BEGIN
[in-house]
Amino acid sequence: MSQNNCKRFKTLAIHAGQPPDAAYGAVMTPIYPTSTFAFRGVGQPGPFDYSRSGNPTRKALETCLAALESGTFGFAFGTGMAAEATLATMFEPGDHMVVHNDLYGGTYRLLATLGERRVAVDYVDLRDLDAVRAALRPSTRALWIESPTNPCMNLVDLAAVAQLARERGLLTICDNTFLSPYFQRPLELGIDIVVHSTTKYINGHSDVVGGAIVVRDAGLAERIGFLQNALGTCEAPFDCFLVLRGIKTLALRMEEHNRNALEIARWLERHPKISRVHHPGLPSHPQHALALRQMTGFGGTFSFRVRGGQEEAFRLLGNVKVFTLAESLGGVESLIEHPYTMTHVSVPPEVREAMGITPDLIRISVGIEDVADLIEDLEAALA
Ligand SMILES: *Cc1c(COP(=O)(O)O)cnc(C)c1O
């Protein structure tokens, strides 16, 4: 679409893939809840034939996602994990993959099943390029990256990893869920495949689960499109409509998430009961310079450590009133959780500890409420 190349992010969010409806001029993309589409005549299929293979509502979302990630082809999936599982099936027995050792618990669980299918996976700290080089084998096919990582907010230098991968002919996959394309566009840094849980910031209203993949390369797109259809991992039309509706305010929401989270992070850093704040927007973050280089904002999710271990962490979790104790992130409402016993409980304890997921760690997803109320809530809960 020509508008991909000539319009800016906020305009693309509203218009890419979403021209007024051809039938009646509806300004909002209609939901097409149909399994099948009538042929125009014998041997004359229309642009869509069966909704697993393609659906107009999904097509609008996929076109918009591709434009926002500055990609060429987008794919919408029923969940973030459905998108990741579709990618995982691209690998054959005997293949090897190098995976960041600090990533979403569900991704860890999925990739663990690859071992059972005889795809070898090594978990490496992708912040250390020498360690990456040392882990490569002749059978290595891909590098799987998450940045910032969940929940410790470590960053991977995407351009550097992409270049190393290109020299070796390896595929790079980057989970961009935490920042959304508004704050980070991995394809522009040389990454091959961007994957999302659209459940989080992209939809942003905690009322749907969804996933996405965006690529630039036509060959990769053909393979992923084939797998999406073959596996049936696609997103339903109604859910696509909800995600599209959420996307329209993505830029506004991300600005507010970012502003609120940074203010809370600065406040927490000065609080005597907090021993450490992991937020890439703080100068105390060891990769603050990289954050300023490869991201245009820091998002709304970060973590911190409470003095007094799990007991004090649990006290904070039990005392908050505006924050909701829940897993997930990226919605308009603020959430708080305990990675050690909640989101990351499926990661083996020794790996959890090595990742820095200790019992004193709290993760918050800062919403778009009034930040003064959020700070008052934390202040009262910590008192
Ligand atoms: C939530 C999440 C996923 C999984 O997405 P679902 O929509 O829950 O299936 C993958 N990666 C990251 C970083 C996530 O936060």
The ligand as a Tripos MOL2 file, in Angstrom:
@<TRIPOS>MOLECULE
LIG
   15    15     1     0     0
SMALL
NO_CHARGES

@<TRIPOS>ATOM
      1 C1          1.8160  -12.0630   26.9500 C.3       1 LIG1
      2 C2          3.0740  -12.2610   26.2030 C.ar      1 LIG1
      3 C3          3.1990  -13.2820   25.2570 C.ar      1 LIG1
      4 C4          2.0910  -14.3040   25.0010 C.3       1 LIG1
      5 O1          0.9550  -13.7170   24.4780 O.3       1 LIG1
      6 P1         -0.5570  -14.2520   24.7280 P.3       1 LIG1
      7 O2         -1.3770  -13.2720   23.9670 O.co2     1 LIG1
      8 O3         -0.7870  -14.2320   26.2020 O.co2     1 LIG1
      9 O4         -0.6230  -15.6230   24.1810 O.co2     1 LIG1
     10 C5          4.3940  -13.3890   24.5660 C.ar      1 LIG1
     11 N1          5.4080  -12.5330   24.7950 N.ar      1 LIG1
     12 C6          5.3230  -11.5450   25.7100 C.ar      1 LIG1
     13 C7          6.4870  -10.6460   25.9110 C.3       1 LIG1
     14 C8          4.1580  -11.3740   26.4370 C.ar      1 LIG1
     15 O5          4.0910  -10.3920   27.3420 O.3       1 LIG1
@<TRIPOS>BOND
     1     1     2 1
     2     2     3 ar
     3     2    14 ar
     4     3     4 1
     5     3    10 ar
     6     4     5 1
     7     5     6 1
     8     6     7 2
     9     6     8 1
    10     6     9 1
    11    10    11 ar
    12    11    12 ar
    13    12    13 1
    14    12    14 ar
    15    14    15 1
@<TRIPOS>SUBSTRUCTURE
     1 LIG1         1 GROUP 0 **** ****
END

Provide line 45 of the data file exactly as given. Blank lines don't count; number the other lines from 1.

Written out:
     1 LIG1         1 GROUP 0 **** ****